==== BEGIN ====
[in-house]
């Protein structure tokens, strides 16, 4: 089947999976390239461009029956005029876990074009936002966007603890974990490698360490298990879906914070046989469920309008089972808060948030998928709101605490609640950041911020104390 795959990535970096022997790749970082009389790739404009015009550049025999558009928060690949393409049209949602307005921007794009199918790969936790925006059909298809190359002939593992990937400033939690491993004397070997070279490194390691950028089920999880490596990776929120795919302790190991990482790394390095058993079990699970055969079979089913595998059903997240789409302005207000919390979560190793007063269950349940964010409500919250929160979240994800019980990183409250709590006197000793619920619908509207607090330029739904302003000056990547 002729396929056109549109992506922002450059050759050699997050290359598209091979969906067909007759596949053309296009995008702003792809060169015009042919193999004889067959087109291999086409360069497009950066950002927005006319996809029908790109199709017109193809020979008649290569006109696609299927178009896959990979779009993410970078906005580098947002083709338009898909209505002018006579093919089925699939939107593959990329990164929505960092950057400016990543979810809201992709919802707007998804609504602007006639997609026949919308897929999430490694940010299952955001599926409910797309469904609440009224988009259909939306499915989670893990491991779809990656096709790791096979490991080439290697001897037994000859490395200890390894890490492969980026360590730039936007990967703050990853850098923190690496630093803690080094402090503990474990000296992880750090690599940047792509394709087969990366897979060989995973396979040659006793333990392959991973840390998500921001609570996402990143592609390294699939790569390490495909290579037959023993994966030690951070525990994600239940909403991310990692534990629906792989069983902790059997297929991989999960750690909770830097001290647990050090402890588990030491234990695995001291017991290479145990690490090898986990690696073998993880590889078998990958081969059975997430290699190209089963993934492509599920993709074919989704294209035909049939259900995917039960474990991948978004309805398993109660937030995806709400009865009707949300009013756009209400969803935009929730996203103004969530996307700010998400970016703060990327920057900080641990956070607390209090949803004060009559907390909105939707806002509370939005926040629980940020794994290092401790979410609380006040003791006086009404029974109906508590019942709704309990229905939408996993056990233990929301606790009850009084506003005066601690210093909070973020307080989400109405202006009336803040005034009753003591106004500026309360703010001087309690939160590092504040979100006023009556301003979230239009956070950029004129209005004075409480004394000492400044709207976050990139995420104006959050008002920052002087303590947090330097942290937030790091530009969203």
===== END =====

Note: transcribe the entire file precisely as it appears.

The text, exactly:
[in-house]
């Protein structure tokens, strides 16, 4: 089947999976390239461009029956005029876990074009936002966007603890974990490698360490298990879906914070046989469920309008089972808060948030998928709101605490609640950041911020104390 795959990535970096022997790749970082009389790739404009015009550049025999558009928060690949393409049209949602307005921007794009199918790969936790925006059909298809190359002939593992990937400033939690491993004397070997070279490194390691950028089920999880490596990776929120795919302790190991990482790394390095058993079990699970055969079979089913595998059903997240789409302005207000919390979560190793007063269950349940964010409500919250929160979240994800019980990183409250709590006197000793619920619908509207607090330029739904302003000056990547 002729396929056109549109992506922002450059050759050699997050290359598209091979969906067909007759596949053309296009995008702003792809060169015009042919193999004889067959087109291999086409360069497009950066950002927005006319996809029908790109199709017109193809020979008649290569006109696609299927178009896959990979779009993410970078906005580098947002083709338009898909209505002018006579093919089925699939939107593959990329990164929505960092950057400016990543979810809201992709919802707007998804609504602007006639997609026949919308897929999430490694940010299952955001599926409910797309469904609440009224988009259909939306499915989670893990491991779809990656096709790791096979490991080439290697001897037994000859490395200890390894890490492969980026360590730039936007990967703050990853850098923190690496630093803690080094402090503990474990000296992880750090690599940047792509394709087969990366897979060989995973396979040659006793333990392959991973840390998500921001609570996402990143592609390294699939790569390490495909290579037959023993994966030690951070525990994600239940909403991310990692534990629906792989069983902790059997297929991989999960750690909770830097001290647990050090402890588990030491234990695995001291017991290479145990690490090898986990690696073998993880590889078998990958081969059975997430290699190209089963993934492509599920993709074919989704294209035909049939259900995917039960474990991948978004309805398993109660937030995806709400009865009707949300009013756009209400969803935009929730996203103004969530996307700010998400970016703060990327920057900080641990956070607390209090949803004060009559907390909105939707806002509370939005926040629980940020794994290092401790979410609380006040003791006086009404029974109906508590019942709704309990229905939408996993056990233990929301606790009850009084506003005066601690210093909070973020307080989400109405202006009336803040005034009753003591106004500026309360703010001087309690939160590092504040979100006023009556301003979230239009956070950029004129209005004075409480004394000492400044709207976050990139995420104006959050008002920052002087303590947090330097942290937030790091530009969203």